The poem, entitled “Did This Ever Happen to You,” provokes resistance in this reader: “No, such a thing never happened to me, hearing my dead mother’s voice. Nor have I ever passed ‘beyond sorrow and terror to an imageless realm, brightly dark or darkly bright.’” (There are echoes here: Shelley’s “The deep truth is imageless”; Henry Vaughn’s “a deep, but dazzling darkness.”)

All too often, in God’s Silence, Wright cannot take me with him. Religious experience has long been a part of lyric; George Herbert and Gerard Manley Hopkins carry me along almost no matter where they go. But Wright is given to flat announcements—that “it has been given back…/a cheerful self-confident trust that I am at home in this universe”—or to equally blank vows:

I would like to give my life

the sad and awful simplicity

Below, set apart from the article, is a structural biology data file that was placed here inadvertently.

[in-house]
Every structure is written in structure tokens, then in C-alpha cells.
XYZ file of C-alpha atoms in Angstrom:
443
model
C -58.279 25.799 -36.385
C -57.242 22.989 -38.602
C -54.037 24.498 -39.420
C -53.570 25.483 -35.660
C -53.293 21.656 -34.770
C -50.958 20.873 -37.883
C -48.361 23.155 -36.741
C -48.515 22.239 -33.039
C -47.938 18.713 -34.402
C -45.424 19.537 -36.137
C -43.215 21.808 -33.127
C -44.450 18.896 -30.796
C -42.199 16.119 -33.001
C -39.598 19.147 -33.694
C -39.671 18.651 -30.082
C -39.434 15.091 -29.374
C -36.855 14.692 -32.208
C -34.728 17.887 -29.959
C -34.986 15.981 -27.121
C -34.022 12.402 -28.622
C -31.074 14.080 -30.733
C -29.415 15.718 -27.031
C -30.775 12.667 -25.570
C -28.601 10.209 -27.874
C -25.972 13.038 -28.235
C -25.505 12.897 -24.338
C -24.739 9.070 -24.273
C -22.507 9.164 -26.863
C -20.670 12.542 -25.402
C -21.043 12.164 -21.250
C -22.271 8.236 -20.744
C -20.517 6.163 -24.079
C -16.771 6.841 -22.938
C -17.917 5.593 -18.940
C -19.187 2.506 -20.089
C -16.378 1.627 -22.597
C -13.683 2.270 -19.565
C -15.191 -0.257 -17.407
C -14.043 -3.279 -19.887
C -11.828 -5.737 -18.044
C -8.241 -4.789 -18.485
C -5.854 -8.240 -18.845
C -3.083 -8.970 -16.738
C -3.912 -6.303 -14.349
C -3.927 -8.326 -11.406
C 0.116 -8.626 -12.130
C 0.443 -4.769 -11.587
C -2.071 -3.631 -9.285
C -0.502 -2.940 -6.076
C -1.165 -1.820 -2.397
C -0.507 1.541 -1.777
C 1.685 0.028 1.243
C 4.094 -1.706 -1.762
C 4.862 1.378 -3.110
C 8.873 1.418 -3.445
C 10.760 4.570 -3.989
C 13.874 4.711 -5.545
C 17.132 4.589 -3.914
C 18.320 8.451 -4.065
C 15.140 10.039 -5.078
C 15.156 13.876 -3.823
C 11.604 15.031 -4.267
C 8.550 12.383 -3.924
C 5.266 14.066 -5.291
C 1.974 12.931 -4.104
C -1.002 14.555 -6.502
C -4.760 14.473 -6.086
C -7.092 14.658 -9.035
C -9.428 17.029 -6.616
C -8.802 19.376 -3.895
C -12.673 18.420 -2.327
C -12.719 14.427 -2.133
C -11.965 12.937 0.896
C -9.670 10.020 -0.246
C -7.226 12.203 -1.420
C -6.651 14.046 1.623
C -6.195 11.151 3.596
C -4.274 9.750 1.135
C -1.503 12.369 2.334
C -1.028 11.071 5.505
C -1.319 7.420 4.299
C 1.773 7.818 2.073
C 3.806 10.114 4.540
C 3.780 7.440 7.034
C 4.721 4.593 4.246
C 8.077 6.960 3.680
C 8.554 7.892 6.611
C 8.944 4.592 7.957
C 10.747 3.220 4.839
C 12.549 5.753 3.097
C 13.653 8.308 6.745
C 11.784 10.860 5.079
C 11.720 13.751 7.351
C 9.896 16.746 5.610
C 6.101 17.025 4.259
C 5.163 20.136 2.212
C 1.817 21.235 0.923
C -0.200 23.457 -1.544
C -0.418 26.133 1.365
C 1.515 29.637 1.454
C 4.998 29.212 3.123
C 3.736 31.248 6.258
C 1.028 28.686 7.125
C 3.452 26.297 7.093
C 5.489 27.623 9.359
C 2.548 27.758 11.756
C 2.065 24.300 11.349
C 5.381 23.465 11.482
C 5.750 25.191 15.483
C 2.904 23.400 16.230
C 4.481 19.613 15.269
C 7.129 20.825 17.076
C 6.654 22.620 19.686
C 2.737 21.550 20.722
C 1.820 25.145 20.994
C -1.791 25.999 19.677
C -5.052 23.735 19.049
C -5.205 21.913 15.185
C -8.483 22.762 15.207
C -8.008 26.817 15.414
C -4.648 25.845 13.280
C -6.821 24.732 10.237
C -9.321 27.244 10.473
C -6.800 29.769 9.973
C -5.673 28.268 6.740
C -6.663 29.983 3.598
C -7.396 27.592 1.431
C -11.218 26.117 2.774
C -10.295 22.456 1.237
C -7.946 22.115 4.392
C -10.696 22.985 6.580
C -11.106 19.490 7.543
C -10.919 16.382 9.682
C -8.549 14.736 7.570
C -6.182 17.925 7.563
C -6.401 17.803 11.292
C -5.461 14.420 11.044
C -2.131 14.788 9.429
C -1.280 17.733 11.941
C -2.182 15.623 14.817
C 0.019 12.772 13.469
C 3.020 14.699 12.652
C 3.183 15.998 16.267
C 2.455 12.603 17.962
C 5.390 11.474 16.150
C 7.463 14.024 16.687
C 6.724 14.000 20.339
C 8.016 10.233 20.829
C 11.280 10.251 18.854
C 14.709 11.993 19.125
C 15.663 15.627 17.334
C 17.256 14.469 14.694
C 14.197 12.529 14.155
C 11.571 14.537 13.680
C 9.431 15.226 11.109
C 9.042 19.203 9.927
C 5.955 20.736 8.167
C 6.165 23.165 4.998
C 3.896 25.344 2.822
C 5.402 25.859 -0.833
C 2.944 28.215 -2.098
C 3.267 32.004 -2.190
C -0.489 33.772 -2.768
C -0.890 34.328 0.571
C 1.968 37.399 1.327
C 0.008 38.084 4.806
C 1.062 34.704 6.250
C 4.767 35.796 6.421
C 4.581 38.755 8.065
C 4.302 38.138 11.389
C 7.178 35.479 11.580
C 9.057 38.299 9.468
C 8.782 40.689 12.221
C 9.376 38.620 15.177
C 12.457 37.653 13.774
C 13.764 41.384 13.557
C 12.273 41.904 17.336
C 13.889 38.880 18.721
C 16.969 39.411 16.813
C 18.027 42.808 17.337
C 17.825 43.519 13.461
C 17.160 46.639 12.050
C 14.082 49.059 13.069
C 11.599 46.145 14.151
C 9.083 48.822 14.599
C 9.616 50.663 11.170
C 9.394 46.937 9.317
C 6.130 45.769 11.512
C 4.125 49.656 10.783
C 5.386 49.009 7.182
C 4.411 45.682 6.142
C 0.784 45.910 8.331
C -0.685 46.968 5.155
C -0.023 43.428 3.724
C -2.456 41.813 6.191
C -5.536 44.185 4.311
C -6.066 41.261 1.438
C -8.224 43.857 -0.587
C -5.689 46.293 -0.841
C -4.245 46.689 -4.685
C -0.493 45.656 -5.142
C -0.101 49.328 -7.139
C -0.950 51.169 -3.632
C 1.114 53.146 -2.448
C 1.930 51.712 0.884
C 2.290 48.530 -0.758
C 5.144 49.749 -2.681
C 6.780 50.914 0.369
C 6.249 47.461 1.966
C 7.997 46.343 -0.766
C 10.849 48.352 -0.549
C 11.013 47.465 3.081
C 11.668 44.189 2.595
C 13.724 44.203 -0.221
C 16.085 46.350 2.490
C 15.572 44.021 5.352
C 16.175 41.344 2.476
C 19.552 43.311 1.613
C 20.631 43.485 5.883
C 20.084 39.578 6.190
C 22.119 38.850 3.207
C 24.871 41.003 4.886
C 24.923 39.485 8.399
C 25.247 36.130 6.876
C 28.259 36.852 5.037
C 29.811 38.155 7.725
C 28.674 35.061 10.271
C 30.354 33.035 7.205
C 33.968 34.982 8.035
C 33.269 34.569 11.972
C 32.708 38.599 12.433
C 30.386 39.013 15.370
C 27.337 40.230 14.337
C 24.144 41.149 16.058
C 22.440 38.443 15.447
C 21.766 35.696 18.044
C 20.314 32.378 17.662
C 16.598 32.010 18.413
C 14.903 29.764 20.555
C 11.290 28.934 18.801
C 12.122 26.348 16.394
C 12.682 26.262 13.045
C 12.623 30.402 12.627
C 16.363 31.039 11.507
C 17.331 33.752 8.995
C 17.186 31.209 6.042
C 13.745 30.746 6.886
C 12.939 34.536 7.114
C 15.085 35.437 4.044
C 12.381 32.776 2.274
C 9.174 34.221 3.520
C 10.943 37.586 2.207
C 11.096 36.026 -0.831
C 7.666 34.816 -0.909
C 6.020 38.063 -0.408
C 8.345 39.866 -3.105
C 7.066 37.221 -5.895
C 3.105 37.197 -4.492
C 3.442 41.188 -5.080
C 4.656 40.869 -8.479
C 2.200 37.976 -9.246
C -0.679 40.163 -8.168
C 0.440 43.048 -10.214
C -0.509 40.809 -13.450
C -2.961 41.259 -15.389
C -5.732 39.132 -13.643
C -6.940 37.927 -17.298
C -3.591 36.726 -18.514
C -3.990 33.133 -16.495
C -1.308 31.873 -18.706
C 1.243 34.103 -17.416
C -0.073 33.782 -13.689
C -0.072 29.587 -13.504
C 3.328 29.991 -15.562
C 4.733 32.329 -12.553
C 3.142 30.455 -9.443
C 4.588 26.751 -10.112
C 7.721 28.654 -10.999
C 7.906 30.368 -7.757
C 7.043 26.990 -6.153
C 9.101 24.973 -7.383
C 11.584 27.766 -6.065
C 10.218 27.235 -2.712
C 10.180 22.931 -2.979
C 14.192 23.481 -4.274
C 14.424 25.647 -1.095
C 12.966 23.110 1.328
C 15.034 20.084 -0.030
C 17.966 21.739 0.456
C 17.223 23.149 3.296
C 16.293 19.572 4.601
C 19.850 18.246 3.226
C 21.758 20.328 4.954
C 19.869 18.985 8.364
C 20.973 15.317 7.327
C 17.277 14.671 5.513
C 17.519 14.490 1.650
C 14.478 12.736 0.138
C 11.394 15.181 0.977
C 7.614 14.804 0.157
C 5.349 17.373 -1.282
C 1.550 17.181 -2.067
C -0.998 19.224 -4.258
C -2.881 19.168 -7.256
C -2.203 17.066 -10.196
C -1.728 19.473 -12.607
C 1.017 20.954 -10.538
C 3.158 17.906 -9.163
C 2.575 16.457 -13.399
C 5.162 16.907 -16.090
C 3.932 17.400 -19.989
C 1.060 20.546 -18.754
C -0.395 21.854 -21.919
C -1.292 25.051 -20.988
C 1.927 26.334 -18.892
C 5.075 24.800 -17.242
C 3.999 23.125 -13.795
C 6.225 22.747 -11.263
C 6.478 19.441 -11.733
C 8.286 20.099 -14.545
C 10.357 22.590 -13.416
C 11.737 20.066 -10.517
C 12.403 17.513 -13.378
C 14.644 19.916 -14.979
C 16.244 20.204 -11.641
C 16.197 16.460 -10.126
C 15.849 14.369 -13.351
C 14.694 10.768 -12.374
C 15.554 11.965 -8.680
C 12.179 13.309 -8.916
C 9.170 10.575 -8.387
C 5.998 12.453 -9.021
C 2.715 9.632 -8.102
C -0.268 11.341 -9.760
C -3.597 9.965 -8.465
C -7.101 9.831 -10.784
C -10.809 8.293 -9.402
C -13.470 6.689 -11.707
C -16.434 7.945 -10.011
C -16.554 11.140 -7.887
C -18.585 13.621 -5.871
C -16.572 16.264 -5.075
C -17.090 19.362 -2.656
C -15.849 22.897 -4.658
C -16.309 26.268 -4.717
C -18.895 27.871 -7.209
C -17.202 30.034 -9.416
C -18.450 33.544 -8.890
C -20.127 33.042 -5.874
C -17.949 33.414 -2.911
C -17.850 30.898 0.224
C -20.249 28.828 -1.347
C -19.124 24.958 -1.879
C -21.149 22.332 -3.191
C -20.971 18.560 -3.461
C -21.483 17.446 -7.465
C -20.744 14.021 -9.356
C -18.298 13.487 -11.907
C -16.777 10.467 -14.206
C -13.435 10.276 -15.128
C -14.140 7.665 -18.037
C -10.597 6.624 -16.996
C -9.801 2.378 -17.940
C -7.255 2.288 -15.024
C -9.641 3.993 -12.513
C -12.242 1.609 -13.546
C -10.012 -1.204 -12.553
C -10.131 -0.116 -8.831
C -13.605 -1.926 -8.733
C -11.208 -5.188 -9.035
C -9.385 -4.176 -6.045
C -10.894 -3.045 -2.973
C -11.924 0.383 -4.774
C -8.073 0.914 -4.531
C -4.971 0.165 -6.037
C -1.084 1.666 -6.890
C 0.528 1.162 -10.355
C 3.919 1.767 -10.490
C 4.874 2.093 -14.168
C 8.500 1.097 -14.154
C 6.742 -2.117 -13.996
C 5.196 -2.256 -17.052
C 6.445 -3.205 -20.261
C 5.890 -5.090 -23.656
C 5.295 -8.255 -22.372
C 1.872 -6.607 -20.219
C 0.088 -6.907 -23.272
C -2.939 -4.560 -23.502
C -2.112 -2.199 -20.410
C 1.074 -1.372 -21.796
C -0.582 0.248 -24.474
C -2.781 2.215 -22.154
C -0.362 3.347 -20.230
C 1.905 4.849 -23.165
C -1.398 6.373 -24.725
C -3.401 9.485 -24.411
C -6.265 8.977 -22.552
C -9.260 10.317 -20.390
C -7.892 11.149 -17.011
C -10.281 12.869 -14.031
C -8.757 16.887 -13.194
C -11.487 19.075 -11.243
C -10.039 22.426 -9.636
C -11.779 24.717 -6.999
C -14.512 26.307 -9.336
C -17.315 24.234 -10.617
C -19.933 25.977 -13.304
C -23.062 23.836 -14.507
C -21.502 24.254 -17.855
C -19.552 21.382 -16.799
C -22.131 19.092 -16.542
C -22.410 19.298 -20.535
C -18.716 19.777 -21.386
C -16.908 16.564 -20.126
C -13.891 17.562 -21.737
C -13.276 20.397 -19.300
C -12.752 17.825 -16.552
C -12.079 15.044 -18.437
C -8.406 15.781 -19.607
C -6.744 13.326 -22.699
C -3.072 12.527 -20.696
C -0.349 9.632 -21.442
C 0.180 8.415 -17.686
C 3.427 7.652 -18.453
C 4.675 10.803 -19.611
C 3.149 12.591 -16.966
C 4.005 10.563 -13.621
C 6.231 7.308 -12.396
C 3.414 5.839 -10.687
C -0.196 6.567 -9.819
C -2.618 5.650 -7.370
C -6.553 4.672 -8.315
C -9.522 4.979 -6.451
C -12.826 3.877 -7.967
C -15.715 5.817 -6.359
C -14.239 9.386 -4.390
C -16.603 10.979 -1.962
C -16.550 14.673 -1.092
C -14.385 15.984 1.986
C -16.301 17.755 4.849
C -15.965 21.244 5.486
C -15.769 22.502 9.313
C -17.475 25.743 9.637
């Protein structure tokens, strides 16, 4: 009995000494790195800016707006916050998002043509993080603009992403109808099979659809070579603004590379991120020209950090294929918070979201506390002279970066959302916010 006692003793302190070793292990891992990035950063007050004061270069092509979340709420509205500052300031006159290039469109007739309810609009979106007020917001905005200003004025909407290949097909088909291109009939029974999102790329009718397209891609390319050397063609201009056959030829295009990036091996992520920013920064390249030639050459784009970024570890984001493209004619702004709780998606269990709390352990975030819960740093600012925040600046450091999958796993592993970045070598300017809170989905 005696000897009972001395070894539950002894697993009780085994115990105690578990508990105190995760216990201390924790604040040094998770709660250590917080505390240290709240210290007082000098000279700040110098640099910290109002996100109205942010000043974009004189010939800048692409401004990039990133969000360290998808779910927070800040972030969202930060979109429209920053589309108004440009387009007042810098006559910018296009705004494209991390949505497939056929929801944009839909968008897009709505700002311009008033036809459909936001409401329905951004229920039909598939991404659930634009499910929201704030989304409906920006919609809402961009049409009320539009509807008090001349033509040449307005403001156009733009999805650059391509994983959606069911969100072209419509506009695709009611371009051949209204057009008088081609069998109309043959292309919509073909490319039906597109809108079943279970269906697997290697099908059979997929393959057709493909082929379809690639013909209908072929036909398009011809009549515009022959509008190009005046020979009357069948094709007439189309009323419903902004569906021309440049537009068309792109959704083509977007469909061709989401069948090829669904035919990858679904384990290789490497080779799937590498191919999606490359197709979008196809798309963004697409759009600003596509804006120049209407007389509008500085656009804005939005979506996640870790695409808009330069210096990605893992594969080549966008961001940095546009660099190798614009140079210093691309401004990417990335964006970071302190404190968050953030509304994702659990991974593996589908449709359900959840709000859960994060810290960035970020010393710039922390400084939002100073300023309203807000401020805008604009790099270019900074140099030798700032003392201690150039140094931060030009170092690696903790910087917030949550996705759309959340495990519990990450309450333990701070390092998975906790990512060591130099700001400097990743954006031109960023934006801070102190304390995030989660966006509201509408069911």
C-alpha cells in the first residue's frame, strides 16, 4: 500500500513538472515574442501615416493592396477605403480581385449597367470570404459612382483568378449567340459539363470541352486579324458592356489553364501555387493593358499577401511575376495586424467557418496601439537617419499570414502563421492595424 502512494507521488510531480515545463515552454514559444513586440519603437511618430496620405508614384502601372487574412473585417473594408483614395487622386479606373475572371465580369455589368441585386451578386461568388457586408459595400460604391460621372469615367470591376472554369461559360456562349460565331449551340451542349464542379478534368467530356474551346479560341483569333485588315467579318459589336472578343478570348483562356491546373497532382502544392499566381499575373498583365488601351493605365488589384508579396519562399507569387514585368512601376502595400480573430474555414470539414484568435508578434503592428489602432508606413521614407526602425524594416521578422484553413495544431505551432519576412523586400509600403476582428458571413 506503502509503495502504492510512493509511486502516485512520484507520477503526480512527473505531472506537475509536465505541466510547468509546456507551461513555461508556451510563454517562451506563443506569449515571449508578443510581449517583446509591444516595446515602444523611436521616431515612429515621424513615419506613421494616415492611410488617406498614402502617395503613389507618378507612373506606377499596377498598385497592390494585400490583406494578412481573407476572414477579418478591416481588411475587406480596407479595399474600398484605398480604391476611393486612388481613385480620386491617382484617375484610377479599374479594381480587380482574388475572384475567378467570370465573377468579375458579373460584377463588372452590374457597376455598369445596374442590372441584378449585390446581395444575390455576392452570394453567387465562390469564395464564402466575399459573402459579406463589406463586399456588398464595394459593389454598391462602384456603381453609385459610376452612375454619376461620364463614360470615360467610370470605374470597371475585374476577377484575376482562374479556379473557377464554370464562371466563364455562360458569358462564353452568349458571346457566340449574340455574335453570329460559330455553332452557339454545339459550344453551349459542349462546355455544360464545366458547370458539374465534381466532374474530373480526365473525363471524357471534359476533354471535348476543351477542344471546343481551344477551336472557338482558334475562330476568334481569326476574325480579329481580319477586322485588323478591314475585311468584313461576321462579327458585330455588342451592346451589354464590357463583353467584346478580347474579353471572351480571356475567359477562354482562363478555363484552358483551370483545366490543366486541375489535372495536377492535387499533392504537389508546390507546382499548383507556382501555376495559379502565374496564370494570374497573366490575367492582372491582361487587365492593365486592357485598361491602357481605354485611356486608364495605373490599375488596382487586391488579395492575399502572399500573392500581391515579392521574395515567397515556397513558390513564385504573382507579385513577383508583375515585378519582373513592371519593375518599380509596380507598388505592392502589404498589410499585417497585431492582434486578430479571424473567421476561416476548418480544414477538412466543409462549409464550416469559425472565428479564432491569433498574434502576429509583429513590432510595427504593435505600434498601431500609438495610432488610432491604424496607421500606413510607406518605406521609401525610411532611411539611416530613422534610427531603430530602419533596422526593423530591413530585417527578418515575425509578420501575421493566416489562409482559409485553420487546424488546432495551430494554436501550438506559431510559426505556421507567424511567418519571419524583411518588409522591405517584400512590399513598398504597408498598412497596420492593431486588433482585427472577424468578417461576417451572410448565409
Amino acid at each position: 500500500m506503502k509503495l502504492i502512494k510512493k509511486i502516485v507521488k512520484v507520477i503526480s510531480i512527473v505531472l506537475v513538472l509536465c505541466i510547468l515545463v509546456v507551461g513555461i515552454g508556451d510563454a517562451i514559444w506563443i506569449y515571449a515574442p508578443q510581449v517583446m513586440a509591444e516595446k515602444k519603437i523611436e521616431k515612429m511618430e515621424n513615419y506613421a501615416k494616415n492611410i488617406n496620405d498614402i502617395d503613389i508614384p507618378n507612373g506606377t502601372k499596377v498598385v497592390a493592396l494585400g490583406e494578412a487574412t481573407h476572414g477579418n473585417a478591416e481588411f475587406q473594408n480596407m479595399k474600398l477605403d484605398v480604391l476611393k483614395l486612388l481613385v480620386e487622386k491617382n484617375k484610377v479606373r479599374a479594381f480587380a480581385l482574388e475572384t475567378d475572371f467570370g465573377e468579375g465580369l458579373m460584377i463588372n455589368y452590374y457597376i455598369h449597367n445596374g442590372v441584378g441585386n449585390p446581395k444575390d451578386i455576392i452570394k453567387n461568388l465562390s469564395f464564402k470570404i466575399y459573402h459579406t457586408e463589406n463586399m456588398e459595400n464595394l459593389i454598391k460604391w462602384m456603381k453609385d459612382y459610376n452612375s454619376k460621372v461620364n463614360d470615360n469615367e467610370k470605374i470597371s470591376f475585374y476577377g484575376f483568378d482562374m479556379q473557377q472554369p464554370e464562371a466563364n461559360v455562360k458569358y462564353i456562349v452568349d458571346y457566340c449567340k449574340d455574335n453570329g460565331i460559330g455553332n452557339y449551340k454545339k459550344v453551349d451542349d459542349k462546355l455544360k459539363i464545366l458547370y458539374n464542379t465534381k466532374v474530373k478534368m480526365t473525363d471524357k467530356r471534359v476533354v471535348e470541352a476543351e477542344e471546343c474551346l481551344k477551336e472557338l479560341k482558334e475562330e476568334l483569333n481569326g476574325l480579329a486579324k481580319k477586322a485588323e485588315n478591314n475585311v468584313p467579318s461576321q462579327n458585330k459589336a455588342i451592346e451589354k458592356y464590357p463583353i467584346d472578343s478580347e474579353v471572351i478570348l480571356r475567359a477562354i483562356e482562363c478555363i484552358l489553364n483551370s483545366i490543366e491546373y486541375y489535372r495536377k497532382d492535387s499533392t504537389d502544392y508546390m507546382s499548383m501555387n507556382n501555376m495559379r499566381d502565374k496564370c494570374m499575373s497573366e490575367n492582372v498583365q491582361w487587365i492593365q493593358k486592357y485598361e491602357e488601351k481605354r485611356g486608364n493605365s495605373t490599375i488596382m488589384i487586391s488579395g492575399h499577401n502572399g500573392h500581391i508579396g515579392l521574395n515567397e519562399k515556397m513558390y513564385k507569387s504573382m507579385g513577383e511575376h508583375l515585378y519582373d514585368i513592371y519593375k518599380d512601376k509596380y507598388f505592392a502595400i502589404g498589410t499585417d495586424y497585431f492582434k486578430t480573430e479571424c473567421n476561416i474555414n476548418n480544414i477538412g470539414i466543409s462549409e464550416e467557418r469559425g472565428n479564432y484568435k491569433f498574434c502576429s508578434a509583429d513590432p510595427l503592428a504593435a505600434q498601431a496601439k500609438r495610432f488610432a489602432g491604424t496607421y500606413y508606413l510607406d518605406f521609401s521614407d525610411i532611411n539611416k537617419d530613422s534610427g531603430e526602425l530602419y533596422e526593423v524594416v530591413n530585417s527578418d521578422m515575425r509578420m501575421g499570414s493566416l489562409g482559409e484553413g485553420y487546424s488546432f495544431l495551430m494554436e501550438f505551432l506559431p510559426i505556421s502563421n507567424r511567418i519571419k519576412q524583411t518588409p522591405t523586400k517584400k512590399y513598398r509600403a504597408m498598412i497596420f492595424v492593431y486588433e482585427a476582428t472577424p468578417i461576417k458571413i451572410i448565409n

of an early weekday mass with

a handful of most lonely humans in attendance.

Announcing his creed, he describes his spiritual renewal, and his fear of its loss:

I believe in a higher unseeable

life, inconceivable

light

of which light is mere shadow, and yet

already, at times, and with desolation

with bereftness no words can express, miss this light

of the earth, this bright life

I yesterday only began to love, to understand.

No reader will doubt the poet’s word; but one can doubt his words. One has encountered the proffered concepts (“inconceivable/light/of which light is mere shadow”) in the writings of mystics, but Saint John of the Cross brings moving conviction to the page, rhythmically as much as metaphorically. Wright’s light has not found its words: it refuses to glow with the glory he claims for it. And Wright’s prayers are often vacant in their language:

Empty me of the bitterness and disappointment of being nothing but myself

Immerse me in the mystery of reality

Fill me with love for the truly afflicted…